Secrecy clauses in treaties with other countries are preventing the government from disclosing the names of Indians with black money abroad, estimated at $462 billion to $1.4 trillion, Finance Minister Pranab Mukherjee said Tuesday.
‘We have nothing to hide. But there are legal provisions,’ the finance minister told a press conference here, which was called at the behest of Prime Minister Manmohan Singh to clarify the government’s position on black money and steps taken to bring it back.
But the opposition slammed the government position.
‘The government’s stand is delightfully vague,’ Bharatiya Janata Party spokesperson Ravi Shankar Prasad said. ‘People are in the least entitled to know who are the persons against whom proceedings are going on.’
Left parties said they will oppose any move for a tax amnesty scheme to bring back black money. ‘Much of this money has been taken out illegally. So, there is no question of an amnesty,’ said Communist Party of India (Marxist) general secretary Prakash Karat.
Mukherjee said unless legal provisions were in place in other countries, the two accords India has been signing to track black money — double taxation avoidance treaties and information exchange agreements — cannot help in revealing the names of perpetrators.
‘Information we have received from other countries is on condition of secrecy. Today, if I divulge the secrecy (the names), thereafter tomorrow the other countries will not give us information. They will raise accusing fingers against us,’ he said.
‘I also have no authority of knowing the names. Our income tax officers discharge their functions under the act,’ he said, adding the government will come to know of the names as and when the tax department starts prosecution proceedings in courts.
Nonetheless, the finance minister said the government had set up a multi-disciplinary group to estimate the actual quantum of black money abroad and the way forward. ‘They have been asked to expeditiously give their report.’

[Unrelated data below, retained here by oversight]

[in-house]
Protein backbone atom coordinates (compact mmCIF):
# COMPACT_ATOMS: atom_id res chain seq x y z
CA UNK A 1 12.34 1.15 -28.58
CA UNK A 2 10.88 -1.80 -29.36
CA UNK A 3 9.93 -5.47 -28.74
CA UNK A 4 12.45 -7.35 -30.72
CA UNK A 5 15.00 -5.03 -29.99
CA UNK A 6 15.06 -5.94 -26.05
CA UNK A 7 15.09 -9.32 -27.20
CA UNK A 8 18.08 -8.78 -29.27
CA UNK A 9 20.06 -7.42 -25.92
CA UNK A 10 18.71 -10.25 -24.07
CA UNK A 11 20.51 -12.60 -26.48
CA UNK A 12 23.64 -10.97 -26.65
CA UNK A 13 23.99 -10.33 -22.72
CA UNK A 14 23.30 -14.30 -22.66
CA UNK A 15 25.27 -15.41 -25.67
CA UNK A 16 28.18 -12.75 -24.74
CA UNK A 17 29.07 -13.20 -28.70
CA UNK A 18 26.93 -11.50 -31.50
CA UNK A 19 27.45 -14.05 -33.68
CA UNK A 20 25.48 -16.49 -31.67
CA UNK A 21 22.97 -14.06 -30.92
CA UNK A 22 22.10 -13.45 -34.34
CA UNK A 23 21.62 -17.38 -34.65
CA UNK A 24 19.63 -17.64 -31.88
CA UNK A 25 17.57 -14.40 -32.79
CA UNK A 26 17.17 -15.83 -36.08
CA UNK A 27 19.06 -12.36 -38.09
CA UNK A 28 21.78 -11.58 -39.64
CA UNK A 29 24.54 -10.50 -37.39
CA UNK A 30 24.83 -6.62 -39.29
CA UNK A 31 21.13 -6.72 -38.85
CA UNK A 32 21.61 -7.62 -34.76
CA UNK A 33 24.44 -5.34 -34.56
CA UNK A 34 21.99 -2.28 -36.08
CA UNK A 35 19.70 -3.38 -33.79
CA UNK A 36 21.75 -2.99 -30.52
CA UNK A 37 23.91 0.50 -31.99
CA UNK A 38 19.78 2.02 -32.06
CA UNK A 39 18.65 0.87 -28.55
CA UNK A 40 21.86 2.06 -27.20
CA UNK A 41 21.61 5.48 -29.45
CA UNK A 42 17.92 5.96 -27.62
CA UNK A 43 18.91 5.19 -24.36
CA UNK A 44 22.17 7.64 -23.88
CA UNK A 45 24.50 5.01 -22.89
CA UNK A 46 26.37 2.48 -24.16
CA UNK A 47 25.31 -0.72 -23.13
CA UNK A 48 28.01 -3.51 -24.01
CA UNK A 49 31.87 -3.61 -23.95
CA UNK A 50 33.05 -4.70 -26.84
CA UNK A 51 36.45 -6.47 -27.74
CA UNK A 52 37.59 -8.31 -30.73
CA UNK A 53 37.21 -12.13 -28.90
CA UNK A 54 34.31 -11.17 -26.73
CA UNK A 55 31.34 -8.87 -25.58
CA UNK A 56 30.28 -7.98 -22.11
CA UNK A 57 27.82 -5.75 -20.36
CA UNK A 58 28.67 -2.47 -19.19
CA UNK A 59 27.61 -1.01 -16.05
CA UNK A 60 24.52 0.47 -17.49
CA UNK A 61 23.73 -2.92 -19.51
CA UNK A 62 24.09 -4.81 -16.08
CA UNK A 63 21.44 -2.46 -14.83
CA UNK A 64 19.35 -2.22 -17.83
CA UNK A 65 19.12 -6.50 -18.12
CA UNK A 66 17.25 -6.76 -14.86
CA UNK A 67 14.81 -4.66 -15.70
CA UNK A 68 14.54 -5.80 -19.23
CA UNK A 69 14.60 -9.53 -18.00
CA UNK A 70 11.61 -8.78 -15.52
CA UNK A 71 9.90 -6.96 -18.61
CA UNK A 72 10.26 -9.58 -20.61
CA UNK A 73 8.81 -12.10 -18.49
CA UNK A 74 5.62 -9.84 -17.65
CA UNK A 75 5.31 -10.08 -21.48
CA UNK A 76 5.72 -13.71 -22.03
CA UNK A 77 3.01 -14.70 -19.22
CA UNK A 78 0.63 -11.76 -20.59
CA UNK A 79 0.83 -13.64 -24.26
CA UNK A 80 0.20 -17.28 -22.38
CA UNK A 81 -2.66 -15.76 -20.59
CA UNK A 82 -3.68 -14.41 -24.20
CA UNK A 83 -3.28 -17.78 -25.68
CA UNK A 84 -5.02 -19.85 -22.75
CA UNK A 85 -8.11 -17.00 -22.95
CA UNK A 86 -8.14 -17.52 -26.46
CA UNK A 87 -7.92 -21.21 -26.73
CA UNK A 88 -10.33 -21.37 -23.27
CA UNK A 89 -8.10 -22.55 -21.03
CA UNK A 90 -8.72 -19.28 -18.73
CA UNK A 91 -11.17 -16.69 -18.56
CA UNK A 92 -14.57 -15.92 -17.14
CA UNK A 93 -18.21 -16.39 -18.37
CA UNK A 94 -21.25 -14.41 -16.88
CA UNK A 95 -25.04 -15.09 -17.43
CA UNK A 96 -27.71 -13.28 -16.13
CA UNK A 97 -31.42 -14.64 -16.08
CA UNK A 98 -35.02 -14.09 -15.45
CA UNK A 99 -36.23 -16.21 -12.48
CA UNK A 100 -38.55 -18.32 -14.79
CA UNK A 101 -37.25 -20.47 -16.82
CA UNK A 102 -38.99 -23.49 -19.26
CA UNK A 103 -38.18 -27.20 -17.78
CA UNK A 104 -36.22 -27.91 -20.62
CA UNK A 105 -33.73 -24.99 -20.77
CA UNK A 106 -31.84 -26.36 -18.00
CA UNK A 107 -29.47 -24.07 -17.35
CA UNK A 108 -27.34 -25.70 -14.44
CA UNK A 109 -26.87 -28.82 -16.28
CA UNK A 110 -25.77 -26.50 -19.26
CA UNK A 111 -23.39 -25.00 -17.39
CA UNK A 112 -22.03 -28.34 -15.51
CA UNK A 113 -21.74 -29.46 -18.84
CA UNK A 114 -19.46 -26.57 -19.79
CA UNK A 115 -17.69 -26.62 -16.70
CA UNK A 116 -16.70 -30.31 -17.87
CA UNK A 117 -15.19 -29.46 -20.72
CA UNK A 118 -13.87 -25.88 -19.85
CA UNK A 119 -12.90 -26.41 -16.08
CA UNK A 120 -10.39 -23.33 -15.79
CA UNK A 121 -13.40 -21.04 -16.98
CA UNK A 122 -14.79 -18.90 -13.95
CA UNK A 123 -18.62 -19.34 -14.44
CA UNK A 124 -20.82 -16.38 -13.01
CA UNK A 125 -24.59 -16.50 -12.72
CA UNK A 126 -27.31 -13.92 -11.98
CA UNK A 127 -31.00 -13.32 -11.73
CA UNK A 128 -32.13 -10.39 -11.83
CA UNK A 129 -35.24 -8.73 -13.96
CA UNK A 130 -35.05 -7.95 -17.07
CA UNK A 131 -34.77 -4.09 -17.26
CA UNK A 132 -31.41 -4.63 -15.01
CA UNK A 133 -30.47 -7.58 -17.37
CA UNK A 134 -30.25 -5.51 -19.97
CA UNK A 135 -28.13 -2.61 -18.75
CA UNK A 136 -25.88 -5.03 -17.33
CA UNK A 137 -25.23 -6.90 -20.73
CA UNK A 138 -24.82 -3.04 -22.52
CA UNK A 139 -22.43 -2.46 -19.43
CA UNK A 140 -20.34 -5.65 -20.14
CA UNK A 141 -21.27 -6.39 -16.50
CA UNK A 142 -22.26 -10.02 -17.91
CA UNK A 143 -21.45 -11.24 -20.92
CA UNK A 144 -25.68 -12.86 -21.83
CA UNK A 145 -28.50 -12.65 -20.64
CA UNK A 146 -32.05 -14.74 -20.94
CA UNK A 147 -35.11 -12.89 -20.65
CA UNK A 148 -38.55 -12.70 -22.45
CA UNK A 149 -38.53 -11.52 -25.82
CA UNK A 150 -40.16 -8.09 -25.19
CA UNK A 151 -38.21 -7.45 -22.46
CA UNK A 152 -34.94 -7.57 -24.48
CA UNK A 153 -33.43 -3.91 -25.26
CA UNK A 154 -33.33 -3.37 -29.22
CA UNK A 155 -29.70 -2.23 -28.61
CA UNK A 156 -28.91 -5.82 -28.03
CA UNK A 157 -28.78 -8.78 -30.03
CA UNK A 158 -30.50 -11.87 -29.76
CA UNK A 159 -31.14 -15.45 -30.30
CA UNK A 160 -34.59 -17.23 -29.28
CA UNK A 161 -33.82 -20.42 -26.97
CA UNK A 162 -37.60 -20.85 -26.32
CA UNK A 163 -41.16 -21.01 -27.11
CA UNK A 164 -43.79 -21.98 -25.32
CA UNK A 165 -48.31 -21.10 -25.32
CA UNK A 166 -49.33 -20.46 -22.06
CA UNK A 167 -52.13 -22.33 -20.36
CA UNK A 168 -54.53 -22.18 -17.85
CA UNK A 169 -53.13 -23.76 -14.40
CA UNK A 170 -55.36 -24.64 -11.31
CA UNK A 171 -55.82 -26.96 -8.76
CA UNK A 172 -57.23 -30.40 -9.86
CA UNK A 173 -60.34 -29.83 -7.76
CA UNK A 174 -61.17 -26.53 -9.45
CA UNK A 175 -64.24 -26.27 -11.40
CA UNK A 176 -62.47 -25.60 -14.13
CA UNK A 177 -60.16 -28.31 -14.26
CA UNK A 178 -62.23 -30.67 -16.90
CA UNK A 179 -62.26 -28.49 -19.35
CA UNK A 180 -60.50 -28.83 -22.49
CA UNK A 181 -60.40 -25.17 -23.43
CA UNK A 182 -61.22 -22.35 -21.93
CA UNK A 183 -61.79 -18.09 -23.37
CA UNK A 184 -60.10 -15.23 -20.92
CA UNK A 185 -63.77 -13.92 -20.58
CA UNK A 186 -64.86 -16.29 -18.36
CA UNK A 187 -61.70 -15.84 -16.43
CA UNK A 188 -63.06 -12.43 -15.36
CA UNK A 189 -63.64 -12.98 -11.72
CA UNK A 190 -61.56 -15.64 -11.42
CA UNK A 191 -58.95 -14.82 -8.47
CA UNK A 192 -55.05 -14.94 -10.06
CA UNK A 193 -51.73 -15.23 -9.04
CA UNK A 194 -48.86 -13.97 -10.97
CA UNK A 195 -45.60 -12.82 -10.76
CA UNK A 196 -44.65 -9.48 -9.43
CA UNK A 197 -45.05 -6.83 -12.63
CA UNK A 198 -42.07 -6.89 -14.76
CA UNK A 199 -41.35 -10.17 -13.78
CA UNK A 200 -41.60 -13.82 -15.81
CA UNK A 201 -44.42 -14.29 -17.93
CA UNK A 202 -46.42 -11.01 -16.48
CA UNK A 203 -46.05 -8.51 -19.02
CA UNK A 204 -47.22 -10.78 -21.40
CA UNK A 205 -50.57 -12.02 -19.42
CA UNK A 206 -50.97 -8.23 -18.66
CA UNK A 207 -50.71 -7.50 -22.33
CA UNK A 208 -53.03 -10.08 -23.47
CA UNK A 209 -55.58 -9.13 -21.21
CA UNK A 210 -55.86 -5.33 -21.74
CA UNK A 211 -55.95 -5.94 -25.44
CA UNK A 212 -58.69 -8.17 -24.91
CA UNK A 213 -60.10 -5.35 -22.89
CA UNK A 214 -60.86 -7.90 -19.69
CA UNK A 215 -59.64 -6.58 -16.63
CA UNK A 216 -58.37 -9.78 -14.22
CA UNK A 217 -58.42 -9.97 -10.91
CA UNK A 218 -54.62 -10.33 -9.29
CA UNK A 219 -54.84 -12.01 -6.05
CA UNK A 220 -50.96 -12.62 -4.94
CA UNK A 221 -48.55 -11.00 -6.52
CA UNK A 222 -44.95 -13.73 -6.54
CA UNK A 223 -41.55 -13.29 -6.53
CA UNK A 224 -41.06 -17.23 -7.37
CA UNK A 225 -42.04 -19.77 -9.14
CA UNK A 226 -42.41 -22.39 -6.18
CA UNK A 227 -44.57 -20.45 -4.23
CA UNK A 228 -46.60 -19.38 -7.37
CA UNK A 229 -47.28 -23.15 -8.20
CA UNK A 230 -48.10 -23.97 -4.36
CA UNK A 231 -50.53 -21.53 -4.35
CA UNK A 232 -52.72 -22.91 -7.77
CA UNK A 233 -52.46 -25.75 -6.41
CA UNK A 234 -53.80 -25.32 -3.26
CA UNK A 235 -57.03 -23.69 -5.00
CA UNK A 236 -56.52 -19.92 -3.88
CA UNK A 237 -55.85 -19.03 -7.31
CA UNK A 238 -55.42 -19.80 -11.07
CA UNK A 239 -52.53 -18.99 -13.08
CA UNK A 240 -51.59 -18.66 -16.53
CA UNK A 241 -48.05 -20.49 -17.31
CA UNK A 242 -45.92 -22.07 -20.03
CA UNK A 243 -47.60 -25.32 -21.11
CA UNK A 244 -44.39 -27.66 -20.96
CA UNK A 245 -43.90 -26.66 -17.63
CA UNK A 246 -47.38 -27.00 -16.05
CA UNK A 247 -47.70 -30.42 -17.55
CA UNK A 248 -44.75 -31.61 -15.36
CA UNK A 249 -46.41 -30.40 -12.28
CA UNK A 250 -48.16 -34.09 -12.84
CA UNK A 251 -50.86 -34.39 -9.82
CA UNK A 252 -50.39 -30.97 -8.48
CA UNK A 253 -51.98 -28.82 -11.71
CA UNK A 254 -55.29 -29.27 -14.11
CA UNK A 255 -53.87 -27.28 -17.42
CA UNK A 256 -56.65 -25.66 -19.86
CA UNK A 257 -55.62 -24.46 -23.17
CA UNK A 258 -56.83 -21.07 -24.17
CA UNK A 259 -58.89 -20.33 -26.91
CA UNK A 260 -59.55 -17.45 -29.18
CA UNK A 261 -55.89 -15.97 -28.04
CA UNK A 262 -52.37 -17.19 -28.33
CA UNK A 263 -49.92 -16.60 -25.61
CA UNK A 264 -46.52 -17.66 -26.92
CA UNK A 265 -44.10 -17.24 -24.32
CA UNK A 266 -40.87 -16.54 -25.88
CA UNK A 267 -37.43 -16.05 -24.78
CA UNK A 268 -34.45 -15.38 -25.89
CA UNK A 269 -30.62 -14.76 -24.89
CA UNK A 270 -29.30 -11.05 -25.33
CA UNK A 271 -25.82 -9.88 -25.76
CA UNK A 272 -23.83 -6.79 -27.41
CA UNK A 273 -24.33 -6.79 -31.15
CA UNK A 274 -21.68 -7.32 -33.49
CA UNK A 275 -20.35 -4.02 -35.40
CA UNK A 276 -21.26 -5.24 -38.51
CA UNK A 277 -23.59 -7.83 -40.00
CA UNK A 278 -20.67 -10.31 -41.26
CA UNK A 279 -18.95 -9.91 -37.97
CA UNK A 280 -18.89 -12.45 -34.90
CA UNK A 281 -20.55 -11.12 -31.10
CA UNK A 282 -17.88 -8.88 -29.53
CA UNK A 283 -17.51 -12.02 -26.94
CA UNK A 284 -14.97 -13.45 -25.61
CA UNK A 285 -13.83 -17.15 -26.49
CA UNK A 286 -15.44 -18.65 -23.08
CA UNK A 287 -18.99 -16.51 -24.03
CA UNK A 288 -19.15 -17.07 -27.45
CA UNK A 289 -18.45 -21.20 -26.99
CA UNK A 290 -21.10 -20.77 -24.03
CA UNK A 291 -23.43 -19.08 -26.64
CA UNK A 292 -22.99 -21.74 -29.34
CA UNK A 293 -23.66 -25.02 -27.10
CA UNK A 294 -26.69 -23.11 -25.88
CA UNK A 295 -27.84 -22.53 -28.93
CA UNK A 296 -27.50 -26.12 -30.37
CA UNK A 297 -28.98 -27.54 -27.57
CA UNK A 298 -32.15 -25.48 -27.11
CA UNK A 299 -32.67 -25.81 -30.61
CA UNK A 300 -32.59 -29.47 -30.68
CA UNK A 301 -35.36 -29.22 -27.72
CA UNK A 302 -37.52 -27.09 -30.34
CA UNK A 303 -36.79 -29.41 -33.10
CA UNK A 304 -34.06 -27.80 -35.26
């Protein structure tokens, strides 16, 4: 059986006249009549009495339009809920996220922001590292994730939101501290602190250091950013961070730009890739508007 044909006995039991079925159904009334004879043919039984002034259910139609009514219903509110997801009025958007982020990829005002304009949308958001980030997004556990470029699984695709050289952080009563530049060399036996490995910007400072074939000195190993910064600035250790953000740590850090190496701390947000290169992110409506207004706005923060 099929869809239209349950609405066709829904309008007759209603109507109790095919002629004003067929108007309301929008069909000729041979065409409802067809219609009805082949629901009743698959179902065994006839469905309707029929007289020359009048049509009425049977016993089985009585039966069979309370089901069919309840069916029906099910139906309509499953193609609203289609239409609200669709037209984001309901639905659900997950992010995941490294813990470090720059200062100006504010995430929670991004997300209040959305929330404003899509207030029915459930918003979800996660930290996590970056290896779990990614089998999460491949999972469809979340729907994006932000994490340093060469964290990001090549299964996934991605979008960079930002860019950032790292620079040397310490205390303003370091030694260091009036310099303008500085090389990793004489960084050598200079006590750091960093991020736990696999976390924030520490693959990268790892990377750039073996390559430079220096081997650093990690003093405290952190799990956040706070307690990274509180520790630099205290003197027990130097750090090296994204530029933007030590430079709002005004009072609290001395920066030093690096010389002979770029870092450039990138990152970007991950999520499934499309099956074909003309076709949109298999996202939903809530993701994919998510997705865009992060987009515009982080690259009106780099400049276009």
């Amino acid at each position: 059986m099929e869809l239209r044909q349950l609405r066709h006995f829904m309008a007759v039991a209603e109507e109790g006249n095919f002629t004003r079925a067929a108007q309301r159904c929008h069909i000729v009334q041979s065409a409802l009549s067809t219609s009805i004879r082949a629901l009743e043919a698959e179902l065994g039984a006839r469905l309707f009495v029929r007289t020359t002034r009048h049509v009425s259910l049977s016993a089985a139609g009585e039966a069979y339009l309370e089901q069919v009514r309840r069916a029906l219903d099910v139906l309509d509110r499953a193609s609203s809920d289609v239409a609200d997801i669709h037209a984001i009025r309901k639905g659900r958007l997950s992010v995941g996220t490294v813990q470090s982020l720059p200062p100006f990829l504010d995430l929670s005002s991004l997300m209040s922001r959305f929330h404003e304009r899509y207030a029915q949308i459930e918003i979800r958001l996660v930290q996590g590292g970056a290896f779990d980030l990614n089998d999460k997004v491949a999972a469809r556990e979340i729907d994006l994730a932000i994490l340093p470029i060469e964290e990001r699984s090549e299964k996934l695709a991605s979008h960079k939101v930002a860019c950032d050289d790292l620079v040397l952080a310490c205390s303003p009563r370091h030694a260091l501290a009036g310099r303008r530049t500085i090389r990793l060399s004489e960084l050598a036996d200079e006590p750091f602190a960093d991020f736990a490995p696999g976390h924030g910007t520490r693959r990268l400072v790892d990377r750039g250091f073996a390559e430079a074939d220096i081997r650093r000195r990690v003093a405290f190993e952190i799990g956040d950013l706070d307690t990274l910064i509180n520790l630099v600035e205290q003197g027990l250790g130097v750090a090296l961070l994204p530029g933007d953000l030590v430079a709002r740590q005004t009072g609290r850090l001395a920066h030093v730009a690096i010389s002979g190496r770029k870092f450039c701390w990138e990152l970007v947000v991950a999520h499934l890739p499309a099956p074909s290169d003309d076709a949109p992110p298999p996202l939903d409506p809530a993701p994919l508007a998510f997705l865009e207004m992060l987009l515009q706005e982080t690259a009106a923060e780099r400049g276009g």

The clarification was given by the finance minister on steps being taken by the Indian government to bring back this ill-gotten money from abroad and to prevent the outflows of illegal money from the country’s shores in the future.
The Supreme Court had last week queried why the government cannot name those involved in this ‘national plunder’, based on a petition by noted lawyer Ram Jethamalani, which had led to a discussion within the federal cabinet presided over by the prime minister.
The apex court’s remarks came after Jethamalani wanted it to issue directions to the government to bring back such ill-gotten money, which he estimated at a whopping $1.5 trillion, or nearly one-and-half times India’s gross domestic product.
‘It is not a case of tax. The issue involved is of serious nature. Keep aside all the things. Let us consider the persons named,’ said the apex court bench of Justice B. Sudarshan Reddy and Justice S.S. Nijjar.
But Mukherjee said the situation had tied down the government’s hands as it required the cooperation of other countries and jurisdictions as well.
‘The responsibility of the government is not to indulge in any rhetoric but to find out the facts. The government has to function on basis of the facts,’ the finance minister said, when asked to respond to the apex court’s remarks.
‘The entire issue of black money became a matter of debate at the international fora at the G20 finance minister’s conference in 2009. At G20 Summit in Pittsburgh, the leaders emphasised on it and after that various countries started cooperating,’ Mukherjee said.
The finance minister said an earlier report on black money abroad had estimated it at anywhere between $500 billion and $1,400 billion. Thereafter, another recent study had projected black money at $462 billion.
‘These are, at best, estimates,’ he said, adding the government had broadened its talks to 65 countries for exchange of information on banking transactions as also on the tax payers not covered by existing double taxation agreements to prevent illegal outflows.